By Isabelle Leong and Hariz Mohd | Malaysiakini

The government has dropped provisions related to the tobacco and vape ban based on age from the revised Control of Smoking Products for Public Health Bill, which was tabled for the first reading in the Dewan Rakyat today.

The bill, which is the ministry’s third attempt to enact legislation on the anti-smoking and vape control bill, was tabled by Health Minister Dr Zaliha Mustafa.

The previous version of the bill had introduced measures meant to prevent anyone born from 2007 onwards from buying tobacco or nicotine products, giving the bill its Generational End Game (GEG) moniker.

According to the bill sighted by the media today, the new version of the bill prohibits the sale of tobacco products, smoking substances, or substitute tobacco products, or providing any services for smoking to a minor.

However, a section that would perpetually ban the sale of smoking products to those born in 2007 and beyond — the GEG provisions — has been removed.

According to Clause 17(1) of the proposed bill, minors are prohibited from smoking, chewing or using any tobacco product or smoking any substitute tobacco product.

“Any person who contravenes subsection (1) commits an offence and shall on conviction be liable to a fine not exceeding RM500 or be ordered to perform community service pursuant to the Criminal Procedure Code or the Child Act 2001.”

Zaliha has proposed for the second reading of the bill to be tabled tomorrow.

Health Minister Dr Zaliha Mustafa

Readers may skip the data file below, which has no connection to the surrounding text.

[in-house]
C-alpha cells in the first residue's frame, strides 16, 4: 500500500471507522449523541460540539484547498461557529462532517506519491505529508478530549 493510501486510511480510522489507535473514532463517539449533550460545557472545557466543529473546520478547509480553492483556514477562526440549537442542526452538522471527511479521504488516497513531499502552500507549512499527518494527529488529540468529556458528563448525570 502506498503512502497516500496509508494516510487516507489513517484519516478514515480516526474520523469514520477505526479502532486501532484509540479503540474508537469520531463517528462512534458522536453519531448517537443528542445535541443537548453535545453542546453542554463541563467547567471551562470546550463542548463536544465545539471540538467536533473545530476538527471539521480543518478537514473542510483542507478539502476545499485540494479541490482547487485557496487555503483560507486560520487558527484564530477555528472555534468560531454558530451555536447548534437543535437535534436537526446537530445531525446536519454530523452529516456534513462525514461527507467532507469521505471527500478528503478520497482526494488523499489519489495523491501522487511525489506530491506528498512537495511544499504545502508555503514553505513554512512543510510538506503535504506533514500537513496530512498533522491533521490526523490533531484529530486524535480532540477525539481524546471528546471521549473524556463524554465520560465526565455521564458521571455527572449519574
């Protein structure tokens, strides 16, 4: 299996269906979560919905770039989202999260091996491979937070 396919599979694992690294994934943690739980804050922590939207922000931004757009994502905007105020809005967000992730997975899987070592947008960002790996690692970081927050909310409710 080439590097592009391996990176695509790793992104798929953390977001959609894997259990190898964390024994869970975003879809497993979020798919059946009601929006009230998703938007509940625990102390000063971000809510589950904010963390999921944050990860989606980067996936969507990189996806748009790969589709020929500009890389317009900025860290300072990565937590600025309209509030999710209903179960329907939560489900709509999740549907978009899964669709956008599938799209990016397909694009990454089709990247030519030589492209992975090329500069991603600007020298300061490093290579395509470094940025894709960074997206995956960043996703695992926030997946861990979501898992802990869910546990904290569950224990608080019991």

Earlier, in the august house, she retracted the previous version of the bill, which was tabled in June.

On Nov 15, her predecessor Khairy Jamaluddin accused several ministers of blocking the legislation aimed at making it illegal for those born after 2007 to buy or consume nicotine products.

Khairy, the architect of the original bill, said the cabinet’s handling of the matter was “absolutely shambolic”.

Previously, a source in the Health Ministry told Malaysiakini that tobacco lobbyists were also exerting pressure on the government to torpedo the GEG.

Former Health Minister Khairy Jamaluddin

Meanwhile, health watchdog CodeBlue reported that Attorney General Ahmad Terrirudin Mohd Salleh was of the opinion that the GEG provisions were “unconstitutional” because they violated Article 8 of the Federal Constitution which guaranteed equality before the law.

Lawyer New Sin Yew had previously argued that Article 8 permits discrimination if there is an “intelligible differentia” and if the discrimination was in pursuit of a “legitimate objective”.